Consumers Energy energizes drive to electric cars and renewables

Published on October 01, 2018 by Hil Anderson

Patti Poppe

Michigan’s Consumers Energy is stepping on the pedal in its move toward more electric vehicles (EVs) and increased renewable energy in the birthplace of the automobile.

With President and CEO Patti Poppe behind the wheel, CMS Energy and its Consumers Energy dvision, has committed itself to replace its coal-fired generation by 2040 while, at the same time, teaming up with another Michigan icon, General Motors. The partnership is intended to stoke a jump in the number of electric vehicles that are traveling the roads and plugging into a cleaner energy grid.

“Electric vehicles are ready for the fast lane, and Consumers Energy wants to support this technology for the good of Michigan and the good of our planet,” Poppe said recently. “Electric vehicles will reduce our carbon footprint while supporting our company’s Clean Energy Plan to cut carbon emissions from our power plants in the next two decades.”

Poppe made her remarks Sept. 25 when Consumers announced it would be replacing more than 100 of its gasoline-fueled company cars with electric vehicles over the next five years and was also working with GM on technology to make it easier for motorists to charge EVs at home. The early days of EVs featured periods of several hours to recharge the vehicle’s battery, but current technology reduced waiting to about four hours, perfect for the down time before the dawn of a new work day.

Better Now Than Later
Committing to both increasing renewables and expanding demand at the same time might appear to be on the challenging side, but to Poppe, it’s more adapting to changing times and getting Consumers Energy’s ducks lined up before change is forced on them. The utility industry has largely committed to weening itself from coal in response to climate change in the same time frame as electric cars gain momentum.

“Last year, the Edison Electric Institute projected that up to 7 million electric vehicles will travel on U.S. roads by 2025,” Poppe told Daily Energy Insider. “So, it is up to us to support the transition to electric vehicles by supporting charging stations at home and on the road that will make electric vehicle ownership more practical and attractive.”

“We believe it will ultimately be more cost effective to be proactive in promoting the installation of infrastructure at points that work for both customers and the grid, rather than waiting and being forced to be reactive,” she said.

The Golden Hours
There is an opportunity in the overnight hours for Consumers to accommodate a larger fleet of EVs and at the same time ramping up demand in the pre-dawn hours when electricity consumption is relatively low. The key is a home EV charging system that kicks on automatically while their owners are asleep. Consumers also offers a special rate to encourage overnight charging of about half the rate charged during peak hours.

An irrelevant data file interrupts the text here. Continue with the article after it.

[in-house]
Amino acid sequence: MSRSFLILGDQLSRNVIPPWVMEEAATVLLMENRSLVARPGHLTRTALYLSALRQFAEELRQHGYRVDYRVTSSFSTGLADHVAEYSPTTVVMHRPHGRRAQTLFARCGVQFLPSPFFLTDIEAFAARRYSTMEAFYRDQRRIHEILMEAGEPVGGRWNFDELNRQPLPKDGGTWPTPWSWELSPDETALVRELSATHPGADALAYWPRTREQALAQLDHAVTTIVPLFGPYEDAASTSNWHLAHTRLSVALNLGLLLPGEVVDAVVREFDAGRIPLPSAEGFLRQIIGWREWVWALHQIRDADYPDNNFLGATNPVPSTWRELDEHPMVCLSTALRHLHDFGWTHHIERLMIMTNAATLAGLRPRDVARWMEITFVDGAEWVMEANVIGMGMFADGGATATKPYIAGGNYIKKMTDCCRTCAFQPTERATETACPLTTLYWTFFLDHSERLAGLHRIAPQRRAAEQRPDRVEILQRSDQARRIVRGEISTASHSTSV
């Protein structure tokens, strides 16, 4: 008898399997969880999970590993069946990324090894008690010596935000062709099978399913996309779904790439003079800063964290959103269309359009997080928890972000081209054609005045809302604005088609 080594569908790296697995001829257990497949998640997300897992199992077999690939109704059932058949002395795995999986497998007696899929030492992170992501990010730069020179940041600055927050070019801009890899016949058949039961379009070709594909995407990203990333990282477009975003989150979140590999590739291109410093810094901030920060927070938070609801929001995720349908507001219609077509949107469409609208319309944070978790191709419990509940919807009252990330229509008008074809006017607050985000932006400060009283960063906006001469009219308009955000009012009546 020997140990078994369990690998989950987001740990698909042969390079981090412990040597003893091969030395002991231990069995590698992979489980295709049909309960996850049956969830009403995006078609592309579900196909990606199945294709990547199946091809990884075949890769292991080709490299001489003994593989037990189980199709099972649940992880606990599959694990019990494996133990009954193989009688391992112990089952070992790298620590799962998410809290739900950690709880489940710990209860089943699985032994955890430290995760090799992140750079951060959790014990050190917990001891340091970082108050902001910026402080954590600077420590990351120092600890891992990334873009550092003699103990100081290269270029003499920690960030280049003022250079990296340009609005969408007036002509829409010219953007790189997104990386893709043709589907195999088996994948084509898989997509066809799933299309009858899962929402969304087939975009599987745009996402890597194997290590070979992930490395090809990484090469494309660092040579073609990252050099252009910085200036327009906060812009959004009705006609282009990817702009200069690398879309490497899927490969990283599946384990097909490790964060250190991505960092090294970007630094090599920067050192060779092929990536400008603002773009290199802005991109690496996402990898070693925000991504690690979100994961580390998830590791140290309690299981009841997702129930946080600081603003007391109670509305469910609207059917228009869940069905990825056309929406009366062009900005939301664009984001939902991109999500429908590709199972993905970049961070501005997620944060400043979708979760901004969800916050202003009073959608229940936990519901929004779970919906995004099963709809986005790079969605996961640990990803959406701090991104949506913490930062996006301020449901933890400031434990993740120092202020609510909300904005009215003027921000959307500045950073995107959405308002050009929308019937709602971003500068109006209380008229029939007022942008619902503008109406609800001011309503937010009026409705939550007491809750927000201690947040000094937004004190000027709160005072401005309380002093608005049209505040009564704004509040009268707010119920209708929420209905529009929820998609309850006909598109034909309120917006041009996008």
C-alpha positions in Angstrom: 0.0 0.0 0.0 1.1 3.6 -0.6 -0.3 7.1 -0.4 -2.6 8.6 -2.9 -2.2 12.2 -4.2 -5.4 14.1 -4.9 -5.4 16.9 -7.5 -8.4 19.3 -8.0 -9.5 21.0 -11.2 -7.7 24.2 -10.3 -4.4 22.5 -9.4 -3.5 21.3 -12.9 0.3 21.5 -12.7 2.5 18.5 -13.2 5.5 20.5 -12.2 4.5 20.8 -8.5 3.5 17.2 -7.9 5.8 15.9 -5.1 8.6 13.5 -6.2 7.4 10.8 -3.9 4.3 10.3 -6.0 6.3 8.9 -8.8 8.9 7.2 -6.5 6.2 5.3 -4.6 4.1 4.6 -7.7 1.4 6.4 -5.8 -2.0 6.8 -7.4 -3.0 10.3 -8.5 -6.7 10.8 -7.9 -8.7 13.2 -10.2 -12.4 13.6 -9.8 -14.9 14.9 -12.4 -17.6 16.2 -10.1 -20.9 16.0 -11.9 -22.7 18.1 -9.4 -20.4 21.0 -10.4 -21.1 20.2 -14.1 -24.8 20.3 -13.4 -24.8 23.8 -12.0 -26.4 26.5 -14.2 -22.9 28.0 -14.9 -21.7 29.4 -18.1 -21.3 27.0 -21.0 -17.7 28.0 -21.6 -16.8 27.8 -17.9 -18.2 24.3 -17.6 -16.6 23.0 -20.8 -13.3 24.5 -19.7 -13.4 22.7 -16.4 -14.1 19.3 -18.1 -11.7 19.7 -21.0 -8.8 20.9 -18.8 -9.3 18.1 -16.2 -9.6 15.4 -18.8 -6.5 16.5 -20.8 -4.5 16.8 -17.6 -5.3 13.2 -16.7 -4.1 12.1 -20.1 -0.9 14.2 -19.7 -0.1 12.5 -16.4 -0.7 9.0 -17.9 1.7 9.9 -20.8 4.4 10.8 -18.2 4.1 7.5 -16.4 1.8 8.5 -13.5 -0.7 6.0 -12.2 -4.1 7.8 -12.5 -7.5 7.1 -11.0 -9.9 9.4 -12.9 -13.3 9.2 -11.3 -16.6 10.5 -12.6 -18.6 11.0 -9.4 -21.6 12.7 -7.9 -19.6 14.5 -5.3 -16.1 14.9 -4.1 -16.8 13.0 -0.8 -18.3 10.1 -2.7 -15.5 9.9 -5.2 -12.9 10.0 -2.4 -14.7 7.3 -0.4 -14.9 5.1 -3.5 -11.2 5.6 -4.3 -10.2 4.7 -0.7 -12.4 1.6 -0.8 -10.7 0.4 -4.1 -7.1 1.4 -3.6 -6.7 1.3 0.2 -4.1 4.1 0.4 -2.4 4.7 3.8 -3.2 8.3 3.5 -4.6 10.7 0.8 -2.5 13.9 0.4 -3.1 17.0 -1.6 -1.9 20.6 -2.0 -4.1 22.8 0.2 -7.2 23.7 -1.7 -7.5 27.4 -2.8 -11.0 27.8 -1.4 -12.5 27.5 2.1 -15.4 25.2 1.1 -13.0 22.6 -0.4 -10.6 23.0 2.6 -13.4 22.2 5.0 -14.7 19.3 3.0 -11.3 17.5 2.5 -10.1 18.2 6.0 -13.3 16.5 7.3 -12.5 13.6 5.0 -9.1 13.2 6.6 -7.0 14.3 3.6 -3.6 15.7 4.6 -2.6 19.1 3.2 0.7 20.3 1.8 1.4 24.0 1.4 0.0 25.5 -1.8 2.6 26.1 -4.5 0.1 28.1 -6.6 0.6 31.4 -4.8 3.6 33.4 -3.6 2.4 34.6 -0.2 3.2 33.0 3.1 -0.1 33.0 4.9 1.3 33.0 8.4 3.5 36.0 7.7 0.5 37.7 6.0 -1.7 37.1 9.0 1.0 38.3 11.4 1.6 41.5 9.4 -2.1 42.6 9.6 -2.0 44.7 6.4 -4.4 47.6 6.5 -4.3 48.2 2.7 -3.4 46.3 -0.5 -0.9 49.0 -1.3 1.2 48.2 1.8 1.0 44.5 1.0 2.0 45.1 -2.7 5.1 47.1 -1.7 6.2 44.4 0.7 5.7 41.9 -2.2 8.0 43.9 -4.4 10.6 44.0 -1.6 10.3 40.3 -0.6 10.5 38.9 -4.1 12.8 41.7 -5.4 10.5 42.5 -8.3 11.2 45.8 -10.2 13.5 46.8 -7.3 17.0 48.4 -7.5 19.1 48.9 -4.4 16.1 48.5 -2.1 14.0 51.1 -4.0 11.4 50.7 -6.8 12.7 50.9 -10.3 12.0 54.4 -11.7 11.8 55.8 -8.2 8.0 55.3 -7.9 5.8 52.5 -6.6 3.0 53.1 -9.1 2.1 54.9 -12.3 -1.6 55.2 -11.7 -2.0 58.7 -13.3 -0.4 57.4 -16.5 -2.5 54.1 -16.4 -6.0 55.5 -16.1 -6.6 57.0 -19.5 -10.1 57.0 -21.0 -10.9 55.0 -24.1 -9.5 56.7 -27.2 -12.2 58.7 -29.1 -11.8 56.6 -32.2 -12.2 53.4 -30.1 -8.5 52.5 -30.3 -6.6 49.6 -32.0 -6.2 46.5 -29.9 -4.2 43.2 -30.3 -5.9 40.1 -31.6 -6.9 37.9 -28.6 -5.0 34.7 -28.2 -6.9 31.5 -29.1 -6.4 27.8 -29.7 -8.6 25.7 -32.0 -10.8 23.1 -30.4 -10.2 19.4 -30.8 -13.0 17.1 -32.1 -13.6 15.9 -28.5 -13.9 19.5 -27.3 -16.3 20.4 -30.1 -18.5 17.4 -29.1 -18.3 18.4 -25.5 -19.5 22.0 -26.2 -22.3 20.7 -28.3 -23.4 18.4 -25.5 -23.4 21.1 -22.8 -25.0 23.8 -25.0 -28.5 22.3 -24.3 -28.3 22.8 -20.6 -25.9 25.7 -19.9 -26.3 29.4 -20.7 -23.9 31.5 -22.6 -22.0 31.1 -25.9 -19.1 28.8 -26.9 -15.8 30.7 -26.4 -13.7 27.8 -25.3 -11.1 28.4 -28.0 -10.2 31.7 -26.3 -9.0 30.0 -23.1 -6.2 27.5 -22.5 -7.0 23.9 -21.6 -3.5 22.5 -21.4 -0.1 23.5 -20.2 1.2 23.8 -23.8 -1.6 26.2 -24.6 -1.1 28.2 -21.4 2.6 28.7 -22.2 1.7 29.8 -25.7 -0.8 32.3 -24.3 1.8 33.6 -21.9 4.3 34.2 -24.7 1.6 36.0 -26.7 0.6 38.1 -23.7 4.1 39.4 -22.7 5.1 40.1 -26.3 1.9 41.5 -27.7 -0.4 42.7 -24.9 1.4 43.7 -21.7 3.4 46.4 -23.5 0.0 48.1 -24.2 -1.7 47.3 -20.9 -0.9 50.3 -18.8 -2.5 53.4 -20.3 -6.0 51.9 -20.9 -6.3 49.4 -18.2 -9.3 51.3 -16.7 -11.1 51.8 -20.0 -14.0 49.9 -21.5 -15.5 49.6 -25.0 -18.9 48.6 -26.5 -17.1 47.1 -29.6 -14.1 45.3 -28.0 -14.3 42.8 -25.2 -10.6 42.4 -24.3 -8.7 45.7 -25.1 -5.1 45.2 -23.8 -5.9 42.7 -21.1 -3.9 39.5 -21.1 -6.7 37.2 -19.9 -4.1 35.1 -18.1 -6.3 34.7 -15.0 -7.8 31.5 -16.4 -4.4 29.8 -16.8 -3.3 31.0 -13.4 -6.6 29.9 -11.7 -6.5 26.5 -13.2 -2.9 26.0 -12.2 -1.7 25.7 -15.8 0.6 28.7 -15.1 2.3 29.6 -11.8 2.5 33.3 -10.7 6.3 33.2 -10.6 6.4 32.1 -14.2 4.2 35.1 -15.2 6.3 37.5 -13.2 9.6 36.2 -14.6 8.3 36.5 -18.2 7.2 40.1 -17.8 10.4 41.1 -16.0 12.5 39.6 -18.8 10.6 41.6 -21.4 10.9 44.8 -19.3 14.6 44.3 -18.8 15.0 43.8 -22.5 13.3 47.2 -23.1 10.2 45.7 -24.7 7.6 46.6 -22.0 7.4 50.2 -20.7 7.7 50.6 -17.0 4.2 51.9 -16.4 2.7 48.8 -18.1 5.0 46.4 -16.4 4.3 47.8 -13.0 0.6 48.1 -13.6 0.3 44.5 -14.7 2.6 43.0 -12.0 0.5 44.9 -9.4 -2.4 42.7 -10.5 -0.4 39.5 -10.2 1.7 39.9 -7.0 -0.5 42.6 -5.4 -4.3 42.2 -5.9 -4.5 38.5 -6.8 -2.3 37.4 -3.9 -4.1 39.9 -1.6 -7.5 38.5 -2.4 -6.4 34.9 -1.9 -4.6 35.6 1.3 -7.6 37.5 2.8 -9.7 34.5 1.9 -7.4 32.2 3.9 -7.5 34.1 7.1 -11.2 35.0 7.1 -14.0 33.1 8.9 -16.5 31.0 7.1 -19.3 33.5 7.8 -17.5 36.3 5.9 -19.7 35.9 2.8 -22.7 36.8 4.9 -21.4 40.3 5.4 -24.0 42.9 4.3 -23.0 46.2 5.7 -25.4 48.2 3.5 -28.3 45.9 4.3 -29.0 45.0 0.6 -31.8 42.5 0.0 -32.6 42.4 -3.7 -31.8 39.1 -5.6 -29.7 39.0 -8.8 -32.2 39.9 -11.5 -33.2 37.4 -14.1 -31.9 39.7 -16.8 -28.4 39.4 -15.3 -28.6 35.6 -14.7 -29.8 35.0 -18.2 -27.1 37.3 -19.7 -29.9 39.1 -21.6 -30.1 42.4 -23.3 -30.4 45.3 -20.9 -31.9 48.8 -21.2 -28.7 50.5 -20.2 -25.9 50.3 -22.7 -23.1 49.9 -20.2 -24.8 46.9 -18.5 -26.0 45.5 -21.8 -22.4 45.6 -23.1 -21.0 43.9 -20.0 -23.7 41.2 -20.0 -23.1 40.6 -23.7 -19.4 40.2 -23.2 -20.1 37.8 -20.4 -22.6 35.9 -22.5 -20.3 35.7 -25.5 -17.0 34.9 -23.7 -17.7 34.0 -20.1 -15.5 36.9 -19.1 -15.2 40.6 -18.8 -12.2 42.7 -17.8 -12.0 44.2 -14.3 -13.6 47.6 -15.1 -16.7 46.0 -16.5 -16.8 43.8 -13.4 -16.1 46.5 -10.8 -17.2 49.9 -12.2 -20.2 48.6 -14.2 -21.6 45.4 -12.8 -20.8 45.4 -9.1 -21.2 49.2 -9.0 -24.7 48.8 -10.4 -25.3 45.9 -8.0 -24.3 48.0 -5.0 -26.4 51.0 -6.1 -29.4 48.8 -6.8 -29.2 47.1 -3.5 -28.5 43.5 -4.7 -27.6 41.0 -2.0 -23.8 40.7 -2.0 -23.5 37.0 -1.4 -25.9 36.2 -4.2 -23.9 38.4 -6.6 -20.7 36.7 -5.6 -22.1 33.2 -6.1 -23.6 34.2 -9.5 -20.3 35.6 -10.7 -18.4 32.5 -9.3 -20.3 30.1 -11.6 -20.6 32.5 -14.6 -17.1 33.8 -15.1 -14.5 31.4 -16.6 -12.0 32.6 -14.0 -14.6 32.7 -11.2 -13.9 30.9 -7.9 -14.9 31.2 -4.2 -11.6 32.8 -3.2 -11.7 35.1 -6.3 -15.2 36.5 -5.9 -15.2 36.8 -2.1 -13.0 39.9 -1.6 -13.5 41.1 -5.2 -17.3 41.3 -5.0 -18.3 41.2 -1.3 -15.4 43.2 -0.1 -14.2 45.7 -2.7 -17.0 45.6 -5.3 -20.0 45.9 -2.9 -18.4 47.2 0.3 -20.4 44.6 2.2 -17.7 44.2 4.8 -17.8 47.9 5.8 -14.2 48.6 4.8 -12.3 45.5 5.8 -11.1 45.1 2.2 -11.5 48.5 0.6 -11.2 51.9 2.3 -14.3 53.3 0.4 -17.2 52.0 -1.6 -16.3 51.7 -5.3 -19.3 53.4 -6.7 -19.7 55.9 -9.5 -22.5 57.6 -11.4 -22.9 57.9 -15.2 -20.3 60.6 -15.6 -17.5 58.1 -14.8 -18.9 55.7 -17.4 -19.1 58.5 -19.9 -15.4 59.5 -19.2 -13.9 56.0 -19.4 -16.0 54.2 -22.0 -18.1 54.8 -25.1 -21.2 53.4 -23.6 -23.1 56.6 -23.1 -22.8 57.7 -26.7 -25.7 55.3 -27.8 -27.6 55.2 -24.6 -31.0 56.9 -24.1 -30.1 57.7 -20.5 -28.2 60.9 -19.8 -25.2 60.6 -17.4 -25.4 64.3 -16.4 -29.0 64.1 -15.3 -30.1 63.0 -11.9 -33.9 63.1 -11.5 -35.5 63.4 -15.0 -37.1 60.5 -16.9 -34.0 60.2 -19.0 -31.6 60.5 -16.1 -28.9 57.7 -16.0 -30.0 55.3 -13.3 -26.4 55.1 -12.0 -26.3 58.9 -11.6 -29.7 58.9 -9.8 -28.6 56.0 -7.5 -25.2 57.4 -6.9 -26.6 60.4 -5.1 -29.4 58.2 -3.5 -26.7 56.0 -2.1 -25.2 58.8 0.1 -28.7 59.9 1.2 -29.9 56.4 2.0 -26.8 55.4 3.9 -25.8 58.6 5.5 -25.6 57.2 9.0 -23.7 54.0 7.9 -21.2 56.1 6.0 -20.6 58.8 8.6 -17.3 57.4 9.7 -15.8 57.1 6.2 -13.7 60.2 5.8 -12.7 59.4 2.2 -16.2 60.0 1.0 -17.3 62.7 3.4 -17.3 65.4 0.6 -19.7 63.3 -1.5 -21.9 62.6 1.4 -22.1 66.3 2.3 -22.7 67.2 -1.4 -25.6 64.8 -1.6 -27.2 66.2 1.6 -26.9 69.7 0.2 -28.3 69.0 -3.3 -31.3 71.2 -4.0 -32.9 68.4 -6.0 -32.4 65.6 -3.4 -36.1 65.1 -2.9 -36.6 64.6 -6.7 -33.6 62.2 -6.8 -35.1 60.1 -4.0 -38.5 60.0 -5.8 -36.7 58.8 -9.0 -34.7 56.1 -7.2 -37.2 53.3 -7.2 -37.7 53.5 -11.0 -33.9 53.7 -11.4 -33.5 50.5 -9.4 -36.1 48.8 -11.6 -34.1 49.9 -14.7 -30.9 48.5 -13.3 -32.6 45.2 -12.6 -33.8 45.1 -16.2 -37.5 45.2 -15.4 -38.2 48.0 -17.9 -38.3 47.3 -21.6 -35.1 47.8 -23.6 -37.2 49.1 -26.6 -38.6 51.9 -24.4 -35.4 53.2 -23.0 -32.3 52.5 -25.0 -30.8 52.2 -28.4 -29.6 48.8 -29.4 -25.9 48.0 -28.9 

Consumers’ partnership with GM includes testing new home-charging technology and offering homeowners a rebate for installing chargers in their garages. “Home charging is here today and works for electric vehicle owners,” said Poppe. “Our next step is to make it easier for vehicle owners to take advantage of smart charging.”

Consumers and GM see the field as cleared for a potential boom in EVs in the Great Lakes State. Along with more robust charging technology, the overall performance of EVs is steadily improving and making them more appealing to the car-buying public.

Here Comes the Sun
Adding a growing fleet of EVs to the demand side is not expected to strain Consumers’ generation resources even after the retirement of seven coal power plants in 2016. Consumers is adding 5,000 megawatts of solar capacity in the next decade – the 24-MW Delta Solar project near Lansing, the largest tracking solar array in Michigan, became operational in August and can provide power for 4,200 homes.

Consumers will also continue to rely heavily on natural gas for both power generation and for heating during the state’s long and gloomy winters. While prices paid to the new renewable energy operators will have to be worked out individually, gas prices look stable for the foreseeable future. “We will continue to operate two Michigan plants and provide natural gas as a heating source to over 1.8 million homes and businesses,” said Poppe. “Our projections show that natural gas should continue to be an affordable source of fuel.”

Government regulators will also have an impact on the success of renewable energy in Michigan. The Trump administration stirred the pot earlier this year by citing grid reliability when calling for subsidies to keep nuclear and coal plants slated for decommissioning online. In addition, state regulators must balance the higher costs of generating renewable energy compared to larger coal and gas plants.

On that final point, Consumers sees its path to a future of less carbon as a worthy goal that customers and regulators will embrace. “Michigan’s delegation in Washington and our state lawmakers have shown keen interest in electric vehicles because they see the benefits for our state and its prosperity,” Poppe said. “We just need to continue to keep the lines of communication open with our state and federal policymakers.”